Lamar Alexander (R-TN), chairman of the Senate Health, Education, Labor and Pensions (HELP) Committee, sent a letter on May 16, 2016, to Health and Human Services (HHS) Secretary Sylvia Burwell regarding the U.S. Preventive Services Task Force (USPSTF).
The American College of Radiology (ACR) was pleased Alexander drafted the letter because the College shares many of the concerns that he raised regarding the USPSTF’s transparency and methodology it uses during its recommendation process.
Issues raised in the letter are also consistent with the message ACR members delivered in face-to-face discussions with their elected representatives and staffs during the College’s Capitol Hill Day, which was part of its annual meeting in Washington, DC, on May 18.
The letter points out that because of the Patient Protection and Affordable Care Act, USPSTF recommendations now could have the effect of eliminating insurance coverage for certain cancer screening activities, despite lacking rules for transparency, accountability and opportunity for public notice and comment that are similar to other federal rulemaking agencies,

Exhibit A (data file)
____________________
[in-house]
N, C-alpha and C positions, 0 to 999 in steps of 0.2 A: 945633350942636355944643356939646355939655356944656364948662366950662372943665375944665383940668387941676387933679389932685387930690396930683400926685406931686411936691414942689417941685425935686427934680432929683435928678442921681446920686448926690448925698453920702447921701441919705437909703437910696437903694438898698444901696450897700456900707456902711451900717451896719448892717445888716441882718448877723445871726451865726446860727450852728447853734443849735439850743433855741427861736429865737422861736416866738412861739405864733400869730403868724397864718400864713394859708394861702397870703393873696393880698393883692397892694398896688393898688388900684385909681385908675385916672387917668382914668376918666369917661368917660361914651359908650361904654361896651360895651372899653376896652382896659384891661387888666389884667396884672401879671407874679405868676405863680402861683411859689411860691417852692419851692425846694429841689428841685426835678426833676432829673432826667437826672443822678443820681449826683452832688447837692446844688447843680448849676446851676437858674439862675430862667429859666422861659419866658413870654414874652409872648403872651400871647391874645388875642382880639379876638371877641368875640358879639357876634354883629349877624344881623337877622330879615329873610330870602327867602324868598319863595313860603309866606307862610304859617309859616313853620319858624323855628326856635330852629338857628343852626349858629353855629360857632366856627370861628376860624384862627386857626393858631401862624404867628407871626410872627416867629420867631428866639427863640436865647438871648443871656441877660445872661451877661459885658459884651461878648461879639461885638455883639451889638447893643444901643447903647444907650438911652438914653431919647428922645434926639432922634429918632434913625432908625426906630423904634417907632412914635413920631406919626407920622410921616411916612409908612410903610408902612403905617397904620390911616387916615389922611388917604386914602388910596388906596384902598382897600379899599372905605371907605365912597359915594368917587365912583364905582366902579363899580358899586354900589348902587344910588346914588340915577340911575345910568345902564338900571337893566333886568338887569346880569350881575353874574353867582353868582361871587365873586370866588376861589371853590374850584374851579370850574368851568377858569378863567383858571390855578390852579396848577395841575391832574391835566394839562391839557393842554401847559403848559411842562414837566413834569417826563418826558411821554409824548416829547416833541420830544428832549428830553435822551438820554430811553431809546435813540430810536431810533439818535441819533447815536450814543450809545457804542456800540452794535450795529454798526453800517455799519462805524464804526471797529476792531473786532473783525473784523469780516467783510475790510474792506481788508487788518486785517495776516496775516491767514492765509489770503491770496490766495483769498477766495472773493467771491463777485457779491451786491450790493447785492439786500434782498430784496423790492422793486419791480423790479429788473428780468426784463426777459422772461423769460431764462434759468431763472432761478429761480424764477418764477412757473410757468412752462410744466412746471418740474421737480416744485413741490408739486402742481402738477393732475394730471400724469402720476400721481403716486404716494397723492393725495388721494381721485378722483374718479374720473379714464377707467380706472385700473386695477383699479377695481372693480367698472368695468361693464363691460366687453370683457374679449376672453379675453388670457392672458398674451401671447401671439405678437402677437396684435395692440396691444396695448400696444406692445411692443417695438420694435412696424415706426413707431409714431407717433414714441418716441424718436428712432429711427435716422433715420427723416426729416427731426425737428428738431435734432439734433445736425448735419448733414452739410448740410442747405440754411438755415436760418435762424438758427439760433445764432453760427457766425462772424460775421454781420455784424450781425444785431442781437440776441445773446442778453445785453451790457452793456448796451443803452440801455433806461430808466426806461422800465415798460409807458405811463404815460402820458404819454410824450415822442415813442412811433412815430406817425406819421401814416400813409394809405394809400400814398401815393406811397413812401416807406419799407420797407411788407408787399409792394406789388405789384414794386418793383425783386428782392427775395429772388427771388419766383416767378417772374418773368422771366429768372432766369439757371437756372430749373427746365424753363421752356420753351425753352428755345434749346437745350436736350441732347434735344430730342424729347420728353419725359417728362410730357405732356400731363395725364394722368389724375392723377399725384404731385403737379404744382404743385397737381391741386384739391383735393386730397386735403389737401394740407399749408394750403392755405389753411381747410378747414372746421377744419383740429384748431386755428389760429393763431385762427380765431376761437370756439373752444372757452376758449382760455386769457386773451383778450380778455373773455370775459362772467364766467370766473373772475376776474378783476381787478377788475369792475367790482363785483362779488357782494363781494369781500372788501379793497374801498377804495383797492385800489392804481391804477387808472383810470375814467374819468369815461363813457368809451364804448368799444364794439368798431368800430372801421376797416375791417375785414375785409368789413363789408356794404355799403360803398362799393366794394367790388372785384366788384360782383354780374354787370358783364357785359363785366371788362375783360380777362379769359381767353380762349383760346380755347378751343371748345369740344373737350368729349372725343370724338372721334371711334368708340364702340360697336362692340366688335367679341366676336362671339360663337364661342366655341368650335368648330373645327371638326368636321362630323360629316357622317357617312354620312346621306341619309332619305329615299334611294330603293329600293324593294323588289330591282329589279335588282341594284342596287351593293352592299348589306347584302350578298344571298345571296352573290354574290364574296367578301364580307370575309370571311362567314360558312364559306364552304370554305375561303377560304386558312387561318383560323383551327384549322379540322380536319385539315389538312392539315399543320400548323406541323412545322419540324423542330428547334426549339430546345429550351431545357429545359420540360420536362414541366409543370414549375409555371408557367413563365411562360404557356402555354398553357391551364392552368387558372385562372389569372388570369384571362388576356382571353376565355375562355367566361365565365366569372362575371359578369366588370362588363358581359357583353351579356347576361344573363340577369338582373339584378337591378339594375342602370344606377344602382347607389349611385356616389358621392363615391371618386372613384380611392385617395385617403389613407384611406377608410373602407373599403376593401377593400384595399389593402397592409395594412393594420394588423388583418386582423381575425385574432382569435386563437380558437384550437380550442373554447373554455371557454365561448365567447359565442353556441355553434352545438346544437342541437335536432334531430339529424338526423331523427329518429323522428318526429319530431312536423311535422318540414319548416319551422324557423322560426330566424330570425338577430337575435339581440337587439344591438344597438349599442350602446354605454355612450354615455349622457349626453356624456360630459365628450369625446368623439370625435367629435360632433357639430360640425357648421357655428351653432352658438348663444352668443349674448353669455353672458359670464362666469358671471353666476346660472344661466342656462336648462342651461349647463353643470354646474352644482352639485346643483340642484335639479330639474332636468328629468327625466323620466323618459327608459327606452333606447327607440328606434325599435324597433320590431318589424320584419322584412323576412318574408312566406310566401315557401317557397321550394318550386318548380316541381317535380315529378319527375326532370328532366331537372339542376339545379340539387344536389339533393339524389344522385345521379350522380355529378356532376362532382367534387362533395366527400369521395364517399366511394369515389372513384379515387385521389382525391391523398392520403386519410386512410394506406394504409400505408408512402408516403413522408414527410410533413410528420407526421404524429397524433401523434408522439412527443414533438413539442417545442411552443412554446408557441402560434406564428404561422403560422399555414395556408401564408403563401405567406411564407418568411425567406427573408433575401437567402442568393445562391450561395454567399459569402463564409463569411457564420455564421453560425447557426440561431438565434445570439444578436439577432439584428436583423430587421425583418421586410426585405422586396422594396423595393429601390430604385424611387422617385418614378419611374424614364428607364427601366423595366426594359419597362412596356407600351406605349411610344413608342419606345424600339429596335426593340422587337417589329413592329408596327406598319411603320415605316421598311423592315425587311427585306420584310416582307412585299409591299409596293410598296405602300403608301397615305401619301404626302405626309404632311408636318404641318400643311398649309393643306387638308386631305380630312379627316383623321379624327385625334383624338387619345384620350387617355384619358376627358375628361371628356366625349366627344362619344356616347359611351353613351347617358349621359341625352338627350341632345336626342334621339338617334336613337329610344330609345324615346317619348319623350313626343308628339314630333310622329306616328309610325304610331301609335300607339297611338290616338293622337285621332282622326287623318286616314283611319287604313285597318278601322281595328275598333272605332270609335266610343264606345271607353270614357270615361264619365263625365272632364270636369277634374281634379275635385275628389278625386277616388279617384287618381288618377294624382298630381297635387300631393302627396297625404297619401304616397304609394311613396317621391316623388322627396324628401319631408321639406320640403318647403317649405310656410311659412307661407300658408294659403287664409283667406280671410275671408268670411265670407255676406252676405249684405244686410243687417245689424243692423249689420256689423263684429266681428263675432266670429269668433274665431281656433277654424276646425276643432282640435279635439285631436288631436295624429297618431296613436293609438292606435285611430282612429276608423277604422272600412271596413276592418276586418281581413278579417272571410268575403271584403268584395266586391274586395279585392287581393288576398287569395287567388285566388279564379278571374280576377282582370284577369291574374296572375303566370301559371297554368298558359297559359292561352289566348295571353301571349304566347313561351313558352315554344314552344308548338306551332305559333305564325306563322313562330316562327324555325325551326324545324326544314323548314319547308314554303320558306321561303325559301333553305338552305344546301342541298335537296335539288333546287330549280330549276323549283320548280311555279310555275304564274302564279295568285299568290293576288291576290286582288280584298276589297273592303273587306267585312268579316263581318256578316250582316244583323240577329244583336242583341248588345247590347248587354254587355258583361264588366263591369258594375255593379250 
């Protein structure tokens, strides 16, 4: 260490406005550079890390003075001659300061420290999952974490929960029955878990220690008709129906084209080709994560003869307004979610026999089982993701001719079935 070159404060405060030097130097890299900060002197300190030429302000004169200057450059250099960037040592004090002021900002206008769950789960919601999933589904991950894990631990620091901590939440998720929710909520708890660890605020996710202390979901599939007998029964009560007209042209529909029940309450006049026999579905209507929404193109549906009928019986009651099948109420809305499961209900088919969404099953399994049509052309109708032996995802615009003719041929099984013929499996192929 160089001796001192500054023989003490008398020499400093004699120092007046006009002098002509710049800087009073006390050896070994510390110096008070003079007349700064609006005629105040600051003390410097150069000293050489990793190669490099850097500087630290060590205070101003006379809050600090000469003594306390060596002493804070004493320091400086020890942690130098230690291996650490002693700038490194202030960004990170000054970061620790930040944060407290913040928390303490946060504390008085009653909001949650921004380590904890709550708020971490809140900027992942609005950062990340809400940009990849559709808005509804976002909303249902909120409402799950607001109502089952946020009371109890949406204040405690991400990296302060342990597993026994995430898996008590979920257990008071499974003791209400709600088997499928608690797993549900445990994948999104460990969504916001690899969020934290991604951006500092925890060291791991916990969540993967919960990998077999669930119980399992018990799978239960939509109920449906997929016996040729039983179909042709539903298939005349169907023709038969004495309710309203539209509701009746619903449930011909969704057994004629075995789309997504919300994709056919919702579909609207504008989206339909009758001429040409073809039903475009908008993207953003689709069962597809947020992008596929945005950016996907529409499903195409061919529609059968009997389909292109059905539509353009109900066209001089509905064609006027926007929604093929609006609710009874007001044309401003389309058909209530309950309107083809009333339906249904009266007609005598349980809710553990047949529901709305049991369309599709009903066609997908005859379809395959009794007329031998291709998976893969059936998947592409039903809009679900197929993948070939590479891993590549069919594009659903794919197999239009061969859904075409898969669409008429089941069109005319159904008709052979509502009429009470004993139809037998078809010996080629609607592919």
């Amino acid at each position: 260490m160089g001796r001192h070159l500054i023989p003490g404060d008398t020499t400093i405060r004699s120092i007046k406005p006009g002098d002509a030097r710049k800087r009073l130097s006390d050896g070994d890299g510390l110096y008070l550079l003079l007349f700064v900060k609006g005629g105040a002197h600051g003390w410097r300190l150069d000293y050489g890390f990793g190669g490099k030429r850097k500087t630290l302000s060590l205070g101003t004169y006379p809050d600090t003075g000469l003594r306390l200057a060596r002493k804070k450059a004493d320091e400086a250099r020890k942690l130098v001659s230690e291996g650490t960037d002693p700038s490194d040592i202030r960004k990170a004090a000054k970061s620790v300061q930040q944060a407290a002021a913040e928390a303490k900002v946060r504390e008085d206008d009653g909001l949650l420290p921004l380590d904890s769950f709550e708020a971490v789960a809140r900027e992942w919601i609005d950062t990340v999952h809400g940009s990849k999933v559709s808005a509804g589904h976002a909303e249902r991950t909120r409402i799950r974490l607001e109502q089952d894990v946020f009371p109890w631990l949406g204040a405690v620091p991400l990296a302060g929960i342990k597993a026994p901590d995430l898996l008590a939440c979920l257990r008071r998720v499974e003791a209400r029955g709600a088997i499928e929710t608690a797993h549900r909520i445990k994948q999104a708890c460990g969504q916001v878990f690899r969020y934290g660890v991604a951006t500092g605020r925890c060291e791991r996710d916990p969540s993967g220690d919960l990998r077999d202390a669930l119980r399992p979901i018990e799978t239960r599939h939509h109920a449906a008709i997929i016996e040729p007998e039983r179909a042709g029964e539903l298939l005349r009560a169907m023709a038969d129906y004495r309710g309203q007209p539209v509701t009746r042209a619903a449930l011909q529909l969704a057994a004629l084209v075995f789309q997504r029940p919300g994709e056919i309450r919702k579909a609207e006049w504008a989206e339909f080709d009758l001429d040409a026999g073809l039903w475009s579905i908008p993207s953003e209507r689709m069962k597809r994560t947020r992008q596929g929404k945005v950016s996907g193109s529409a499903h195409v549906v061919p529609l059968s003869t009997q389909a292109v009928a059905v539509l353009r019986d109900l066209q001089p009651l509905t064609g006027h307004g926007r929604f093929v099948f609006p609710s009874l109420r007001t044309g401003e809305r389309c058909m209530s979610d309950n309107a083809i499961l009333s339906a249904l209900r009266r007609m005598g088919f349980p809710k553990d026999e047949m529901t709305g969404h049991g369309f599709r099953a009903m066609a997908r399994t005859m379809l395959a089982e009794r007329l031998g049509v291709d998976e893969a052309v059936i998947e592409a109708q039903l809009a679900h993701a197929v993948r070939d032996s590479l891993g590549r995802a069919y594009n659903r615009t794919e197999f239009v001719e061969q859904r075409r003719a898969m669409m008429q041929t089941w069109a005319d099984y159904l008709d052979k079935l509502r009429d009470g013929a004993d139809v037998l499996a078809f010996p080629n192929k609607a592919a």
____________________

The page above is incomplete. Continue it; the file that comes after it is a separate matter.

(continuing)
While acknowledging USPSTF’s expanded role in coverage decisions, Alexander wants to ensure the recommendation process is open and fair. He included a series of questions for Burwell regarding the USPSTF membership, its use of experts and for ensuring the development of a department-wide process for consistent research and policy.
Alexander was joined on the letter by four members of the Senate Finance Committee.
They included Senate Finance Committee Chair Orrin Hatch (R-UT), Richard Burr (R-NC), Pat Roberts (R-KS) and Johnny Isakson (R-GA). The committee holds jurisdiction over physician reimbursement issues.
The senators have requested a response from HHS by June 3. The ACR will continue to monitor this issue.